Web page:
Review: “Organized Networks”
In ‘organized networks”, Australian media theorist Ned Rossiter states the urgency for new institutional forms, while ‘the uncertainties of labour and life within network societies and informational economies have all too clearly exposed the limits of prevailing institutional systems and structures’ [Rossiter].
During the past 15-20 years, (western) institutions have experienced profound difficulties in adapting to a non-representational democracy. The translation of institutional democracy into a social-technical form of the Internet has proven to constitute a large amount of problems.
Not stating that the Net is democratic by nature, there is a ‘non-state public sphere’, where ‘ cooperation, sharing, common resources, knowledge, customs, experiences and habits make possible a non-representative democracy that no longer submits to the myths and rituals of sovereignty’ [Virno].
In this non-state public sphere, immaterial labour and moreover, disorganized labour has emerged. Unlike the statement of Hardt and Negri, that due to this ‘transnational’ sphere the influence of the nation-state is diminishing, Rossiter states that national institutions (the state) still has an ‘enormous influence on regulating the movement of people and things’ [rossiter]. The problem is that ‘the state’ is doing this via the old, institutional ways, failing to adept adequately to the new ‘grammar’ of labour and capitol; that of the informational networked age.
In trying to analyze this situation, Rossiter first asks the very important question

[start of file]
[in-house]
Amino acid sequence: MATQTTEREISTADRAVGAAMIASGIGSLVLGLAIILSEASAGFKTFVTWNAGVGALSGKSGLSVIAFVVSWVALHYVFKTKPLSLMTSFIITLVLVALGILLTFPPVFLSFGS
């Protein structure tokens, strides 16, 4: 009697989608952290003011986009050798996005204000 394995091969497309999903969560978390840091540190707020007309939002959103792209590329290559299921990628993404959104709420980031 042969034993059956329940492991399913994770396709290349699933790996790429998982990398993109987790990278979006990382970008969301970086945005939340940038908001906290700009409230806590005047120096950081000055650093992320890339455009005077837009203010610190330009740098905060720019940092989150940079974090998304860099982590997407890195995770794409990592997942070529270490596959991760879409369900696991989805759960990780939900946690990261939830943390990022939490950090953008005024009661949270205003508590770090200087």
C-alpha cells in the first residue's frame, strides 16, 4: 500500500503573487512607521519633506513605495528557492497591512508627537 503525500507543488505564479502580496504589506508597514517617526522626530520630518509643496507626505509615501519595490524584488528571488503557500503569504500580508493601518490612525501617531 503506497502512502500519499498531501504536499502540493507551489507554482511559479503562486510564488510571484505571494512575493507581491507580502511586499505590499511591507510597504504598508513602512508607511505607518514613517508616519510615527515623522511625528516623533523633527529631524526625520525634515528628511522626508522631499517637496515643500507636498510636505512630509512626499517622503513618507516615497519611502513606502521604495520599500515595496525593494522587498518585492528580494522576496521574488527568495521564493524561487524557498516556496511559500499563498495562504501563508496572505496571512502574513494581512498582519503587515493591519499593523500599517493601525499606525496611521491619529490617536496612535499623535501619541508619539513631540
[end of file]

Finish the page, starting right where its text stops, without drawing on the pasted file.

“ whose democracy?” In a post-national situation of free- flow of politics and money, the question raises who is representing and who are the represented. Where in liberal democracy the model consists of citizens and elected representatives, this model does not function in a time where the citizen- representative model is replaced by a consumer-client model in a context of constant privatization of commodities and state-affairs (nation/state as corporation).
The problem of mapping the old principles of democracy onto a network is that these principles are co –emergent with the state form. A network is not a state, and behaves via very different principles.
The multi-stakeholderism model
An attempt at closing the gap of mapping democracy onto network culture is called multistakeholderism:
‘The principle of Multistakeholderism is a new and innovative concept for global diplomacy o the 21st century. While the concept as such is still vague and undefined, non-governmental stakeholders from the private sector an civil society are becoming step-by-step an integral part of policy making in the information age’ and ‘ … a triangular relationship between governments, private sector and civil society that will be organized in the form of networks around concrete issues” [Kleinwachter]
Rossiter comments that this celebrational utopia of networks leaves out the politics of these institutions, Moreover, the complexity of such networks (local vs global ngo’s ect.) and their form of communication will stand in the way of these networks.
Another problem addressed is the infrastructure of networks and the ‘networkability’ (being able to participate in the network culture). This creates instability within possible networks. Where western societies are transforming towards a networked society, Third world countries, are leapfrogging to participate in this society, whilst not having undergone the step of a liberal democracy first. Via IP (intellectual property), this possible new network culture remains hierarchical, thus vertical, instead of the augmented horizontal network. As a good example, NGO’s are mentioned in their constant goal to achieve ‘horizantal aid to developing countries, but can only do so by colonial models of ‘vertical’ communication